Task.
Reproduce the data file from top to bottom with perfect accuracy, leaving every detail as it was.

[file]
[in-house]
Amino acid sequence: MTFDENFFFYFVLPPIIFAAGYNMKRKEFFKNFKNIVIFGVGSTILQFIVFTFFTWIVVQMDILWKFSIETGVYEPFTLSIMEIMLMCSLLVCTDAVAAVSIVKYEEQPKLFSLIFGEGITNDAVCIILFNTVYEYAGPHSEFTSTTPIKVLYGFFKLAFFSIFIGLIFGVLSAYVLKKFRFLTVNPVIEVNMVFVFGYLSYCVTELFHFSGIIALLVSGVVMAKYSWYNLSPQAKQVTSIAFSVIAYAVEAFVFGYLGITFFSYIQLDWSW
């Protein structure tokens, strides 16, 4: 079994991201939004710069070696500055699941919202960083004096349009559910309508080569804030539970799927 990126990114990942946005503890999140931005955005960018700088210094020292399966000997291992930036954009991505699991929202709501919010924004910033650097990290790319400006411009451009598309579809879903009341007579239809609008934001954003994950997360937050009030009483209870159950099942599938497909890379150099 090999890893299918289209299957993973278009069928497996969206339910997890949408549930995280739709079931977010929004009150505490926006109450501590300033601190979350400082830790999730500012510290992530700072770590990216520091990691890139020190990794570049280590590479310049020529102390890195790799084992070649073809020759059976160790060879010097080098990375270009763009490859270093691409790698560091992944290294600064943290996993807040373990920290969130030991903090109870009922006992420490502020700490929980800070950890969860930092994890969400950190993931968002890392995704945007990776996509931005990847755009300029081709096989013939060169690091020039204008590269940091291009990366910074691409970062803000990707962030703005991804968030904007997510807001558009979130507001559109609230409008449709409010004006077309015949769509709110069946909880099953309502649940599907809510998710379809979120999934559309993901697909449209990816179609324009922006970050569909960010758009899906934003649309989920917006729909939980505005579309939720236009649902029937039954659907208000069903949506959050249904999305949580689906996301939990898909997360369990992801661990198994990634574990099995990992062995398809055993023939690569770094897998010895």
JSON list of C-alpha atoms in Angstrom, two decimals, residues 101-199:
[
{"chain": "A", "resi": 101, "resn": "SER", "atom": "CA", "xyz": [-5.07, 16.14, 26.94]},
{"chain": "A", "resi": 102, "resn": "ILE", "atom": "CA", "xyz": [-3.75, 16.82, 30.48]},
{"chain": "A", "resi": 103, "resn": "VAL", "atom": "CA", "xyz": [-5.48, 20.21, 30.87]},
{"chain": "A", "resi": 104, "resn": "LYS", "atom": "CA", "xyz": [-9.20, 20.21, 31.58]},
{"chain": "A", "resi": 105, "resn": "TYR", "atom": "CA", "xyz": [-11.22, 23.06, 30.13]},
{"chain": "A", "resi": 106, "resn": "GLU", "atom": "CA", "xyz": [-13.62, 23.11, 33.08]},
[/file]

[in-house]
Amino acid sequence: MTFDENFFFYFVLPPIIFAAGYNMKRKEFFKNFKNIVIFGVGSTILQFIVFTFFTWIVVQMDILWKFSIETGVYEPFTLSIMEIMLMCSLLVCTDAVAAVSIVKYEEQPKLFSLIFGEGITNDAVCIILFNTVYEYAGPHSEFTSTTPIKVLYGFFKLAFFSIFIGLIFGVLSAYVLKKFRFLTVNPVIEVNMVFVFGYLSYCVTELFHFSGIIALLVSGVVMAKYSWYNLSPQAKQVTSIAFSVIAYAVEAFVFGYLGITFFSYIQLDWSW
């Protein structure tokens, strides 16, 4: 079994991201939004710069070696500055699941919202960083004096349009559910309508080569804030539970799927 990126990114990942946005503890999140931005955005960018700088210094020292399966000997291992930036954009991505699991929202709501919010924004910033650097990290790319400006411009451009598309579809879903009341007579239809609008934001954003994950997360937050009030009483209870159950099942599938497909890379150099 090999890893299918289209299957993973278009069928497996969206339910997890949408549930995280739709079931977010929004009150505490926006109450501590300033601190979350400082830790999730500012510290992530700072770590990216520091990691890139020190990794570049280590590479310049020529102390890195790799084992070649073809020759059976160790060879010097080098990375270009763009490859270093691409790698560091992944290294600064943290996993807040373990920290969130030991903090109870009922006992420490502020700490929980800070950890969860930092994890969400950190993931968002890392995704945007990776996509931005990847755009300029081709096989013939060169690091020039204008590269940091291009990366910074691409970062803000990707962030703005991804968030904007997510807001558009979130507001559109609230409008449709409010004006077309015949769509709110069946909880099953309502649940599907809510998710379809979120999934559309993901697909449209990816179609324009922006970050569909960010758009899906934003649309989920917006729909939980505005579309939720236009649902029937039954659907208000069903949506959050249904999305949580689906996301939990898909997360369990992801661990198994990634574990099995990992062995398809055993023939690569770094897998010895």
JSON list of C-alpha atoms in Angstrom, two decimals, residues 101-199:
[
{"chain": "A", "resi": 101, "resn": "SER", "atom": "CA", "xyz": [-5.07, 16.14, 26.94]},
{"chain": "A", "resi": 102, "resn": "ILE", "atom": "CA", "xyz": [-3.75, 16.82, 30.48]},
{"chain": "A", "resi": 103, "resn": "VAL", "atom": "CA", "xyz": [-5.48, 20.21, 30.87]},
{"chain": "A", "resi": 104, "resn": "LYS", "atom": "CA", "xyz": [-9.20, 20.21, 31.58]},
{"chain": "A", "resi": 105, "resn": "TYR", "atom": "CA", "xyz": [-11.22, 23.06, 30.13]},
{"chain": "A", "resi": 106, "resn": "GLU", "atom": "CA", "xyz": [-13.62, 23.11, 33.08]},